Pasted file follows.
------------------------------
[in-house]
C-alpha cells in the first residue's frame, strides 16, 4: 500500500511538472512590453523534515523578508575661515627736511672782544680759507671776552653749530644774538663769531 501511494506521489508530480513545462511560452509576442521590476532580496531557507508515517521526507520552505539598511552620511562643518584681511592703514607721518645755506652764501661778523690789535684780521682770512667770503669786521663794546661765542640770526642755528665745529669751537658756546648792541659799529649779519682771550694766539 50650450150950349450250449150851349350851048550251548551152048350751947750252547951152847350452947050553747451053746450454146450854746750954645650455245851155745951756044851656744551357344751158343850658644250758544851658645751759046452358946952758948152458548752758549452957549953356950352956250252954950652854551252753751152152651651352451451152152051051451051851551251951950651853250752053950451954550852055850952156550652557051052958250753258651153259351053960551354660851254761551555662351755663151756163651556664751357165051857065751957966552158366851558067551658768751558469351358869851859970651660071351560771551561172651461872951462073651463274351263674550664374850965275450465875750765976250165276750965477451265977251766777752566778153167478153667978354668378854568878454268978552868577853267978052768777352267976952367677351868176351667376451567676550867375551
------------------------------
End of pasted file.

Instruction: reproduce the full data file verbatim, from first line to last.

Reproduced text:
[in-house]
C-alpha cells in the first residue's frame, strides 16, 4: 500500500511538472512590453523534515523578508575661515627736511672782544680759507671776552653749530644774538663769531 501511494506521489508530480513545462511560452509576442521590476532580496531557507508515517521526507520552505539598511552620511562643518584681511592703514607721518645755506652764501661778523690789535684780521682770512667770503669786521663794546661765542640770526642755528665745529669751537658756546648792541659799529649779519682771550694766539 50650450150950349450250449150851349350851048550251548551152048350751947750252547951152847350452947050553747451053746450454146450854746750954645650455245851155745951756044851656744551357344751158343850658644250758544851658645751759046452358946952758948152458548752758549452957549953356950352956250252954950652854551252753751152152651651352451451152152051051451051851551251951950651853250752053950451954550852055850952156550652557051052958250753258651153259351053960551354660851254761551555662351755663151756163651556664751357165051857065751957966552158366851558067551658768751558469351358869851859970651660071351560771551561172651461872951462073651463274351263674550664374850965275450465875750765976250165276750965477451265977251766777752566778153167478153667978354668378854568878454268978552868577853267978052768777352267976952367677351868176351667376451567676550867375551